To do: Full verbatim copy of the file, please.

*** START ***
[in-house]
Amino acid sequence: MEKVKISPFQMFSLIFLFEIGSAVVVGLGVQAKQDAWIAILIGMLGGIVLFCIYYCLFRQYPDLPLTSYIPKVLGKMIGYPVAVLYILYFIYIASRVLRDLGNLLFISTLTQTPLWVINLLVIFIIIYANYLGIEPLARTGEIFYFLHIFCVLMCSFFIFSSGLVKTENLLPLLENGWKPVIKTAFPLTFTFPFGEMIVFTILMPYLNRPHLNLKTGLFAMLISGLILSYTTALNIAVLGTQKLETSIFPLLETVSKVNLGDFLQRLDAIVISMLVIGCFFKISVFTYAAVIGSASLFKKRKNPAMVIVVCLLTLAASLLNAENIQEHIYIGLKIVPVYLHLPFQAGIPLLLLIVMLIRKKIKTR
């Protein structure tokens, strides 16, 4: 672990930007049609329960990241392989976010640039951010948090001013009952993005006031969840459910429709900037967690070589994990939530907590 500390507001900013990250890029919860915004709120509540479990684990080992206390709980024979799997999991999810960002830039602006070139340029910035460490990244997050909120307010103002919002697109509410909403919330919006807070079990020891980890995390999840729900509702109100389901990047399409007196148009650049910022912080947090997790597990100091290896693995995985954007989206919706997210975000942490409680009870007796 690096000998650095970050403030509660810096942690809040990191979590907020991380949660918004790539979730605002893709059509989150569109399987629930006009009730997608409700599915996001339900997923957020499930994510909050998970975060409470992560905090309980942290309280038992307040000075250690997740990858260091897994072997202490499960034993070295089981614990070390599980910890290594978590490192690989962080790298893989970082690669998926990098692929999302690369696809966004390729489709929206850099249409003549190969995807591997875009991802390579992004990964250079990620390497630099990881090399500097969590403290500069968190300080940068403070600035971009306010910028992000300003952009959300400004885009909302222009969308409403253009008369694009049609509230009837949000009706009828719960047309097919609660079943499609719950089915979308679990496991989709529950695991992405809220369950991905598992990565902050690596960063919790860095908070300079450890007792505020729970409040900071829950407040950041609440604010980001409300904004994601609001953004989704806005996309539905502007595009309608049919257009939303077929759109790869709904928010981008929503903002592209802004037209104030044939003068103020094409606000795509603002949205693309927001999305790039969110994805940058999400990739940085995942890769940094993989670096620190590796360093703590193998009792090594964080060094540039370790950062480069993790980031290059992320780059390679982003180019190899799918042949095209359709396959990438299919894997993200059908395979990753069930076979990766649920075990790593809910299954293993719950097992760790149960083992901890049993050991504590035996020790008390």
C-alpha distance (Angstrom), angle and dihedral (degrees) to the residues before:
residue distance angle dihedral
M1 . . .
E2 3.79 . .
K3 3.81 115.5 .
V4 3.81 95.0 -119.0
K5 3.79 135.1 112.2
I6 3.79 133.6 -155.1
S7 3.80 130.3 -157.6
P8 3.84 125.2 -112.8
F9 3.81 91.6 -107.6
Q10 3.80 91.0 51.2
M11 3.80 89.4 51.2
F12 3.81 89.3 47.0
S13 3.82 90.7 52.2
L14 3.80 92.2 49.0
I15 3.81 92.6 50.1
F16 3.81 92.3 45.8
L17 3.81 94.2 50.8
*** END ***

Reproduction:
[in-house]
Amino acid sequence: MEKVKISPFQMFSLIFLFEIGSAVVVGLGVQAKQDAWIAILIGMLGGIVLFCIYYCLFRQYPDLPLTSYIPKVLGKMIGYPVAVLYILYFIYIASRVLRDLGNLLFISTLTQTPLWVINLLVIFIIIYANYLGIEPLARTGEIFYFLHIFCVLMCSFFIFSSGLVKTENLLPLLENGWKPVIKTAFPLTFTFPFGEMIVFTILMPYLNRPHLNLKTGLFAMLISGLILSYTTALNIAVLGTQKLETSIFPLLETVSKVNLGDFLQRLDAIVISMLVIGCFFKISVFTYAAVIGSASLFKKRKNPAMVIVVCLLTLAASLLNAENIQEHIYIGLKIVPVYLHLPFQAGIPLLLLIVMLIRKKIKTR
């Protein structure tokens, strides 16, 4: 672990930007049609329960990241392989976010640039951010948090001013009952993005006031969840459910429709900037967690070589994990939530907590 500390507001900013990250890029919860915004709120509540479990684990080992206390709980024979799997999991999810960002830039602006070139340029910035460490990244997050909120307010103002919002697109509410909403919330919006807070079990020891980890995390999840729900509702109100389901990047399409007196148009650049910022912080947090997790597990100091290896693995995985954007989206919706997210975000942490409680009870007796 690096000998650095970050403030509660810096942690809040990191979590907020991380949660918004790539979730605002893709059509989150569109399987629930006009009730997608409700599915996001339900997923957020499930994510909050998970975060409470992560905090309980942290309280038992307040000075250690997740990858260091897994072997202490499960034993070295089981614990070390599980910890290594978590490192690989962080790298893989970082690669998926990098692929999302690369696809966004390729489709929206850099249409003549190969995807591997875009991802390579992004990964250079990620390497630099990881090399500097969590403290500069968190300080940068403070600035971009306010910028992000300003952009959300400004885009909302222009969308409403253009008369694009049609509230009837949000009706009828719960047309097919609660079943499609719950089915979308679990496991989709529950695991992405809220369950991905598992990565902050690596960063919790860095908070300079450890007792505020729970409040900071829950407040950041609440604010980001409300904004994601609001953004989704806005996309539905502007595009309608049919257009939303077929759109790869709904928010981008929503903002592209802004037209104030044939003068103020094409606000795509603002949205693309927001999305790039969110994805940058999400990739940085995942890769940094993989670096620190590796360093703590193998009792090594964080060094540039370790950062480069993790980031290059992320780059390679982003180019190899799918042949095209359709396959990438299919894997993200059908395979990753069930076979990766649920075990790593809910299954293993719950097992760790149960083992901890049993050991504590035996020790008390």
C-alpha distance (Angstrom), angle and dihedral (degrees) to the residues before:
residue distance angle dihedral
M1 . . .
E2 3.79 . .
K3 3.81 115.5 .
V4 3.81 95.0 -119.0
K5 3.79 135.1 112.2
I6 3.79 133.6 -155.1
S7 3.80 130.3 -157.6
P8 3.84 125.2 -112.8
F9 3.81 91.6 -107.6
Q10 3.80 91.0 51.2
M11 3.80 89.4 51.2
F12 3.81 89.3 47.0
S13 3.82 90.7 52.2
L14 3.80 92.2 49.0
I15 3.81 92.6 50.1
F16 3.81 92.3 45.8
L17 3.81 94.2 50.8